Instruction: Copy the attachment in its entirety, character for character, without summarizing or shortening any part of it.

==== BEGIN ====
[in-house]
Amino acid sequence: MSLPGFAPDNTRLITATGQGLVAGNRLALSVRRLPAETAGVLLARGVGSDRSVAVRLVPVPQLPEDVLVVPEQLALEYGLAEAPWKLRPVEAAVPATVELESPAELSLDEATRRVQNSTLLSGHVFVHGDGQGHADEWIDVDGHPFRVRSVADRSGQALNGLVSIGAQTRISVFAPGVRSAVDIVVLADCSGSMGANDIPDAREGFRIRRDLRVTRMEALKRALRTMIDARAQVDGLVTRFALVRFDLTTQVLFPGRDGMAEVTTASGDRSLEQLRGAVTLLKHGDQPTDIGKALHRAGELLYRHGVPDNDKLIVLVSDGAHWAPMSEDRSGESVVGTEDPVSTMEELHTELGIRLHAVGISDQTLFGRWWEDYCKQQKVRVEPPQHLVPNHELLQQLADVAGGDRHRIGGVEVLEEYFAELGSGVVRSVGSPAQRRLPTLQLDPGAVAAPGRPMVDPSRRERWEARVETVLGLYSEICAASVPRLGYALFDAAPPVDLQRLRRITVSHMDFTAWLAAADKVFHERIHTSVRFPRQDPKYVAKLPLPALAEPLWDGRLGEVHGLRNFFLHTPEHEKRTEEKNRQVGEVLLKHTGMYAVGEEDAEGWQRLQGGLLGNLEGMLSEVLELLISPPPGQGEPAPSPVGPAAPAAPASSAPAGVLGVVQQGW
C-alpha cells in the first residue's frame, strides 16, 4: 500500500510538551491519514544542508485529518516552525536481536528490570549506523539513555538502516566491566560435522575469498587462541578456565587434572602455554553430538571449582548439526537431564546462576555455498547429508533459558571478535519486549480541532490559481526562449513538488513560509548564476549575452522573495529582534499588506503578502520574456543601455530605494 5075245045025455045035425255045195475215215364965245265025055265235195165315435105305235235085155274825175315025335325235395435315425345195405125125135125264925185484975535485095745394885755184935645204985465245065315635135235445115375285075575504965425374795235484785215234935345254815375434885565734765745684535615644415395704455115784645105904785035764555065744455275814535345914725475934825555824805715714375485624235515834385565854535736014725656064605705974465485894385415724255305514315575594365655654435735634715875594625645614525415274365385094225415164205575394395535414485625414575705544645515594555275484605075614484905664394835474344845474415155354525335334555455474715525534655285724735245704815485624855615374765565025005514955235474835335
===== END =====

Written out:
[in-house]
Amino acid sequence: MSLPGFAPDNTRLITATGQGLVAGNRLALSVRRLPAETAGVLLARGVGSDRSVAVRLVPVPQLPEDVLVVPEQLALEYGLAEAPWKLRPVEAAVPATVELESPAELSLDEATRRVQNSTLLSGHVFVHGDGQGHADEWIDVDGHPFRVRSVADRSGQALNGLVSIGAQTRISVFAPGVRSAVDIVVLADCSGSMGANDIPDAREGFRIRRDLRVTRMEALKRALRTMIDARAQVDGLVTRFALVRFDLTTQVLFPGRDGMAEVTTASGDRSLEQLRGAVTLLKHGDQPTDIGKALHRAGELLYRHGVPDNDKLIVLVSDGAHWAPMSEDRSGESVVGTEDPVSTMEELHTELGIRLHAVGISDQTLFGRWWEDYCKQQKVRVEPPQHLVPNHELLQQLADVAGGDRHRIGGVEVLEEYFAELGSGVVRSVGSPAQRRLPTLQLDPGAVAAPGRPMVDPSRRERWEARVETVLGLYSEICAASVPRLGYALFDAAPPVDLQRLRRITVSHMDFTAWLAAADKVFHERIHTSVRFPRQDPKYVAKLPLPALAEPLWDGRLGEVHGLRNFFLHTPEHEKRTEEKNRQVGEVLLKHTGMYAVGEEDAEGWQRLQGGLLGNLEGMLSEVLELLISPPPGQGEPAPSPVGPAAPAAPASSAPAGVLGVVQQGW
C-alpha cells in the first residue's frame, strides 16, 4: 500500500510538551491519514544542508485529518516552525536481536528490570549506523539513555538502516566491566560435522575469498587462541578456565587434572602455554553430538571449582548439526537431564546462576555455498547429508533459558571478535519486549480541532490559481526562449513538488513560509548564476549575452522573495529582534499588506503578502520574456543601455530605494 5075245045025455045035425255045195475215215364965245265025055265235195165315435105305235235085155274825175315025335325235395435315425345195405125125135125264925185484975535485095745394885755184935645204985465245065315635135235445115375285075575504965425374795235484785215234935345254815375434885565734765745684535615644415395704455115784645105904785035764555065744455275814535345914725475934825555824805715714375485624235515834385565854535736014725656064605705974465485894385415724255305514315575594365655654435735634715875594625645614525415274365385094225415164205575394395535414485625414575705544645515594555275484605075614484905664394835474344845474415155354525335334555455474715525534655285724735245704815485624855615374765565025005514955235474835335